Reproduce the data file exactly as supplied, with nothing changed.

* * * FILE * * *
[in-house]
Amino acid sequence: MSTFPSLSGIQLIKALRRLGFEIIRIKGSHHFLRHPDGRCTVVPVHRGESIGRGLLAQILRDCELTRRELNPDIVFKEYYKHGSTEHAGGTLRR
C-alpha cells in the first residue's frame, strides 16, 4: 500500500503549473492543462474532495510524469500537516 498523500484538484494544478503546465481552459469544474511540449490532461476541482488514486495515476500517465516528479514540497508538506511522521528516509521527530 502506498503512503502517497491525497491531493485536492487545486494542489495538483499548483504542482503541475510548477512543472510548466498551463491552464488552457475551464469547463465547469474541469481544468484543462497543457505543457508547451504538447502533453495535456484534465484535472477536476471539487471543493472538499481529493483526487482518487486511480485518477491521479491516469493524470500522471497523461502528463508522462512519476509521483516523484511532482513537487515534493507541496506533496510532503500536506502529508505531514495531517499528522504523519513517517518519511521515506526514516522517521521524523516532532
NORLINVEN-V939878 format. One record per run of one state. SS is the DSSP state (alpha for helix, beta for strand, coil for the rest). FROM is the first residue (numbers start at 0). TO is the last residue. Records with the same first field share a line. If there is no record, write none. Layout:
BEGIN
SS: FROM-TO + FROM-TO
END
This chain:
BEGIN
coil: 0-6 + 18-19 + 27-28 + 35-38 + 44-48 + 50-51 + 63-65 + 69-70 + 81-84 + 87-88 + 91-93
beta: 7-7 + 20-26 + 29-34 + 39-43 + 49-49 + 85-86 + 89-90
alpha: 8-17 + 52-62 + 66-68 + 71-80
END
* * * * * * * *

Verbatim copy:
[in-house]
Amino acid sequence: MSTFPSLSGIQLIKALRRLGFEIIRIKGSHHFLRHPDGRCTVVPVHRGESIGRGLLAQILRDCELTRRELNPDIVFKEYYKHGSTEHAGGTLRR
C-alpha cells in the first residue's frame, strides 16, 4: 500500500503549473492543462474532495510524469500537516 498523500484538484494544478503546465481552459469544474511540449490532461476541482488514486495515476500517465516528479514540497508538506511522521528516509521527530 502506498503512503502517497491525497491531493485536492487545486494542489495538483499548483504542482503541475510548477512543472510548466498551463491552464488552457475551464469547463465547469474541469481544468484543462497543457505543457508547451504538447502533453495535456484534465484535472477536476471539487471543493472538499481529493483526487482518487486511480485518477491521479491516469493524470500522471497523461502528463508522462512519476509521483516523484511532482513537487515534493507541496506533496510532503500536506502529508505531514495531517499528522504523519513517517518519511521515506526514516522517521521524523516532532
NORLINVEN-V939878 format. One record per run of one state. SS is the DSSP state (alpha for helix, beta for strand, coil for the rest). FROM is the first residue (numbers start at 0). TO is the last residue. Records with the same first field share a line. If there is no record, write none. Layout:
BEGIN
SS: FROM-TO + FROM-TO
END
This chain:
BEGIN
coil: 0-6 + 18-19 + 27-28 + 35-38 + 44-48 + 50-51 + 63-65 + 69-70 + 81-84 + 87-88 + 91-93
beta: 7-7 + 20-26 + 29-34 + 39-43 + 49-49 + 85-86 + 89-90
alpha: 8-17 + 52-62 + 66-68 + 71-80
END